How the Other Half Lives
One of the privileges that God has given me is the opportunity to pastor in two very diverse communities. For the majority of the first half of my ministry, I served at a church that was at the time located in the one of the most marginalized zip codes in the region. For the second half of my ministry, I have been serving in a community that is located in perhaps one of the more affluent communities. At first, I was struck by how different the neighborhoods appear from the outside. However, after spending time getting to know residents in both communities over past quarter-century, I have been struck by the remarkable similarities. It has been my observation that on each side of town, in very different communities, most people deal with the same core issues.
I have observed that in each community:
People are looking for some kind of escape because they feel they cannot deal with the realities of life.
In impoverished neighborhoods, many (clearly not all) people cannot deal with the challenges and pains of life, so they go to drug dealer to get something that help numb the pain. In affluent communities, many people (clearly not all) go to their doctor for a prescription to numb themselves to the same pain. (Note: Often the doctor is legally prescribing the same thing that the drug dealer is offering, but that is for another blog.) Many people in both communities don’t know how to face life and are simply looking for some kind of escape. In affluent communities, these forms of escape are seen as more socially acceptable and often covered by insurance.
Fathers are often absent.
Nearly every study conducted shows that with all things being equal, children do better when the father is present in their lives. We all have seen the statistics that 70% of children growing up in impoverished areas don’t have a father in the home. There are many explanations of why this is the case, but it is a sad reality. Yet, this is not unique to lower-income communities. In order to afford to live in affluent communities, fathers often have to work up to and over 100 hours per week and spend significant time away from home. These fathers are working hard to provide for their families. Yet, in so doing, often find themselves absent from the families they are working so hard to provide for. Kids in every community would prefer to presence of parents over the presents of parents.
Everyone seems to be broke at the end of the month.
It has been said, “No matter where you are on the pay scale, payday cannot come soon enough. I used to think that people with nice homes and expensive cars had big bank accounts and no financial worries. After spending time with people who appear to be successful, I have observed that things are not always as they seem. I recall talking to the chief of police when I first came to my current church. I asked him, “What do I need to know about this community?” He said “Pastor Jason, don’t be fooled by the way that people project themselves. We often to get called to elaborate homes and find domestic disputes taking place in a living room where there is not even a sofa. These families have mortgaged their whole lives in order to live in a home or drive a certain car to project a certain image, and they are falling apart trying to do it.” I have learned that in every community, most people are broke at the end of the month buying things they don’t need, with money they don’t have, to impress people they don’t like.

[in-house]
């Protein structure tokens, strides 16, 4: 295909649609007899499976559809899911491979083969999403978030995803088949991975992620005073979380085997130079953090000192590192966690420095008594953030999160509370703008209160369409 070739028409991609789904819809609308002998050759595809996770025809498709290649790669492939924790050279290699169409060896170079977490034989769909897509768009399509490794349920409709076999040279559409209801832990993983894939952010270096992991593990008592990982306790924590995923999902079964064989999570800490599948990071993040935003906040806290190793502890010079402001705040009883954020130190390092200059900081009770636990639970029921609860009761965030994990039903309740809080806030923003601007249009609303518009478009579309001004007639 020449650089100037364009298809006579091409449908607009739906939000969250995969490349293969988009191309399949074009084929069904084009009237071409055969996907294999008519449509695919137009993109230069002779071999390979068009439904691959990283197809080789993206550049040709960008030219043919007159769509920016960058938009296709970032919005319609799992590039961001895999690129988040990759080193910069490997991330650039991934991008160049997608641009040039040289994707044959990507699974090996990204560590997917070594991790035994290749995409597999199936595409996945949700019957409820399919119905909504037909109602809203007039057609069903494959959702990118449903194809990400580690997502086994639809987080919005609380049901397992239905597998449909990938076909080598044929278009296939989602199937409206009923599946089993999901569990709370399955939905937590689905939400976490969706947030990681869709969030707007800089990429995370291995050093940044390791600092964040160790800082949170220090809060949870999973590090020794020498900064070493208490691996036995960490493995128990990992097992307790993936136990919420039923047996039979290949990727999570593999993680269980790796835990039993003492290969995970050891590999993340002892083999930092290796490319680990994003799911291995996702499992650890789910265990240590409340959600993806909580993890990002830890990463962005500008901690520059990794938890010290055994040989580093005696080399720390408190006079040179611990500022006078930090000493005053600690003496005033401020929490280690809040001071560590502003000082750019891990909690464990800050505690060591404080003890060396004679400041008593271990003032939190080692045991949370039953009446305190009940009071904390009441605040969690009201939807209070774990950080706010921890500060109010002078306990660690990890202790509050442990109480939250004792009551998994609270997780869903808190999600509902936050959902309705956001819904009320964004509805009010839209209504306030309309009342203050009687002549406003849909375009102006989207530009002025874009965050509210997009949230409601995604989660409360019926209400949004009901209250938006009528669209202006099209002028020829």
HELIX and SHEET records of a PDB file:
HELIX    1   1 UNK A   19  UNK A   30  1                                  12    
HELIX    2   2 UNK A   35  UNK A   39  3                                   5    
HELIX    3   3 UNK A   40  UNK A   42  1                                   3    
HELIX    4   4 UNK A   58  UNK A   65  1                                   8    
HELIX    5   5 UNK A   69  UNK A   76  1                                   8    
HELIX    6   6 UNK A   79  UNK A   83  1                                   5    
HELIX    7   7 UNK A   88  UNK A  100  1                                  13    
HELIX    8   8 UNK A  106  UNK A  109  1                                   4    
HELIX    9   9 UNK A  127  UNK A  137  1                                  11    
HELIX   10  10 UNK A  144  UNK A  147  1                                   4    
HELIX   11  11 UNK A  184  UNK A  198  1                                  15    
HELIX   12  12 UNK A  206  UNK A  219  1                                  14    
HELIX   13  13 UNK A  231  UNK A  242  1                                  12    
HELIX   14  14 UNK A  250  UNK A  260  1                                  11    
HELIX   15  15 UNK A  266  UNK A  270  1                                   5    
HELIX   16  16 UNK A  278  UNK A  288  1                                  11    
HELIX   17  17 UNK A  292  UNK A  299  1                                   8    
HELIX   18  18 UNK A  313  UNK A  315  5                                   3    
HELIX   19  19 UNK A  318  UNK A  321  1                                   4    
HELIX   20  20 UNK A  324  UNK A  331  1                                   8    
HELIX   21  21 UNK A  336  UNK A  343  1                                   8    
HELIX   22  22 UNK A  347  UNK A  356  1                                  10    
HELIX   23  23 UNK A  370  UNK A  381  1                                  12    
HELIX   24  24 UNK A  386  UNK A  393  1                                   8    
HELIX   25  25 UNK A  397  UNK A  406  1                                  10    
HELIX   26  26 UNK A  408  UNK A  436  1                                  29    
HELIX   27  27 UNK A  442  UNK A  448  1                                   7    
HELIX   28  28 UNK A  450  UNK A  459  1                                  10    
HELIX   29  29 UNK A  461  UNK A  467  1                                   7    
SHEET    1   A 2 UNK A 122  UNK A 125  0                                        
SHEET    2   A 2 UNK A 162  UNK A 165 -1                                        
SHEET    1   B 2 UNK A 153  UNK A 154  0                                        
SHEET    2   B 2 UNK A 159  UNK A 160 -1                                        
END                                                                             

A Common Hope
I am aware that there are undeniable systemic challenges that only those in poverty face on a daily basis. It is not my intention to ignore or minimize this. It is also my understanding that the phrase “mo money/mo problems” came to be coined for a reason. I have never met a person who has told me that having a bigger paycheck has taken away their problems, no matter how big that check may be.
The majority of problems we face are not as result of our income, but our humanity. We suffer because we are human.
At the end of the day, we are all only given one life, face many of the same challenges, and all have the same hope in the gospel.
Only Christ can give every one of us the strength to face our seemingly overwhelming challenges. Christ gives us a hope and presence that is greater than any challenge we will ever face.
Only God can be the perfect Father we long for in this life. The disappointment with our earthly fathers and the admitted failings of those of us who call ourselves “Dad,” are an indicator that we long for a perfect Father, and this world will never produce that. Yet, there is a perfect, eternal Father in heaven that calls us His own.
Only God, and resting in Him, will give us a secure identity. Once we recognize that we belong to Christ, we can begin to overcome the compulsion to earn status by purchasing things.